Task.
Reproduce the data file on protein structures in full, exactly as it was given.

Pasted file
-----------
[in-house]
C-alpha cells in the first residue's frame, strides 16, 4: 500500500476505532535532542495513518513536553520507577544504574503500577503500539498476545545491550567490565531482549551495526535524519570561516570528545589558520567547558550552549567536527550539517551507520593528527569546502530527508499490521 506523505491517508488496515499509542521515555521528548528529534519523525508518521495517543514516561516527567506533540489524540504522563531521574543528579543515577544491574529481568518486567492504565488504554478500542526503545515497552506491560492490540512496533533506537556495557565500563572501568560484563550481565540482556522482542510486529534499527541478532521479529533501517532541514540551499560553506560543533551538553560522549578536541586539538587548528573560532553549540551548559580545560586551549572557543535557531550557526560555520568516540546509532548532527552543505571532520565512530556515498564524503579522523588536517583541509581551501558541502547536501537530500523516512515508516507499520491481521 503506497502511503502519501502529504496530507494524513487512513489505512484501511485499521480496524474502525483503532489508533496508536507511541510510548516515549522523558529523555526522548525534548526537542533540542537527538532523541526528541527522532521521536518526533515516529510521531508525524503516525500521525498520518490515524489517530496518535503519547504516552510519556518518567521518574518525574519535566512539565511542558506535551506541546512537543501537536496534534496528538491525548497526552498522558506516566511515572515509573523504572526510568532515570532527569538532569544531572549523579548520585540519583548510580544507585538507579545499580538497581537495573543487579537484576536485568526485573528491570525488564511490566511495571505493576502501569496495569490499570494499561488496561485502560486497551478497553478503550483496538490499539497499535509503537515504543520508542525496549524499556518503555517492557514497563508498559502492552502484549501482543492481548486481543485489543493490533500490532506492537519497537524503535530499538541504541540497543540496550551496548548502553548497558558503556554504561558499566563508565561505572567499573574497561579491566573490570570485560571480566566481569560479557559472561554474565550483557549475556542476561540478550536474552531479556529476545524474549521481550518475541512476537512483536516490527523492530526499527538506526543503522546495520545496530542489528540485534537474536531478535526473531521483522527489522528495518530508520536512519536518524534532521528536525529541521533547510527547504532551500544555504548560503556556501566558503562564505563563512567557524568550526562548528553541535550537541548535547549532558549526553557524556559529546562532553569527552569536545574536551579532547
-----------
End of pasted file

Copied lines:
[in-house]
C-alpha cells in the first residue's frame, strides 16, 4: 500500500476505532535532542495513518513536553520507577544504574503500577503500539498476545545491550567490565531482549551495526535524519570561516570528545589558520567547558550552549567536527550539517551507520593528527569546502530527508499490521 506523505491517508488496515499509542521515555521528548528529534519523525508518521495517543514516561516527567506533540489524540504522563531521574543528579543515577544491574529481568518486567492504565488504554478500542526503545515497552506491560492490540512496533533506537556495557565500563572501568560484563550481565540482556522482542510486529534499527541478532521479529533501517532541514540551499560553506560543533551538553560522549578536541586539538587548528573560532553549540551548559580545560586551549572557543535557531550557526560555520568516540546509532548532527552543505571532520565512530556515498564524503579522523588536517583541509581551501558541502547536501537530500523516512515508516507499520491481521 503506497502511503502519501502529504496530507494524513487512513489505512484501511485499521480496524474502525483503532489508533496508536507511541510510548516515549522523558529523555526522548525534548526537542533540542537527538532523541526528541527522532521521536518526533515516529510521531508525524503516525500521525498520518490515524489517530496518535503519547504516552510519556518518567521518574518525574519535566512539565511542558506535551506541546512537543501537536496534534496528538491525548497526552498522558506516566511515572515509573523504572526510568532515570532527569538532569544531572549523579548520585540519583548510580544507585538507579545499580538497581537495573543487579537484576536485568526485573528491570525488564511490566511495571505493576502501569496495569490499570494499561488496561485502560486497551478497553478503550483496538490499539497499535509503537515504543520508542525496549524499556518503555517492557514497563508498559502492552502484549501482543492481548486481543485489543493490533500490532506492537519497537524503535530499538541504541540497543540496550551496548548502553548497558558503556554504561558499566563508565561505572567499573574497561579491566573490570570485560571480566566481569560479557559472561554474565550483557549475556542476561540478550536474552531479556529476545524474549521481550518475541512476537512483536516490527523492530526499527538506526543503522546495520545496530542489528540485534537474536531478535526473531521483522527489522528495518530508520536512519536518524534532521528536525529541521533547510527547504532551500544555504548560503556556501566558503562564505563563512567557524568550526562548528553541535550537541548535547549532558549526553557524556559529546562532553569527552569536545574536551579532547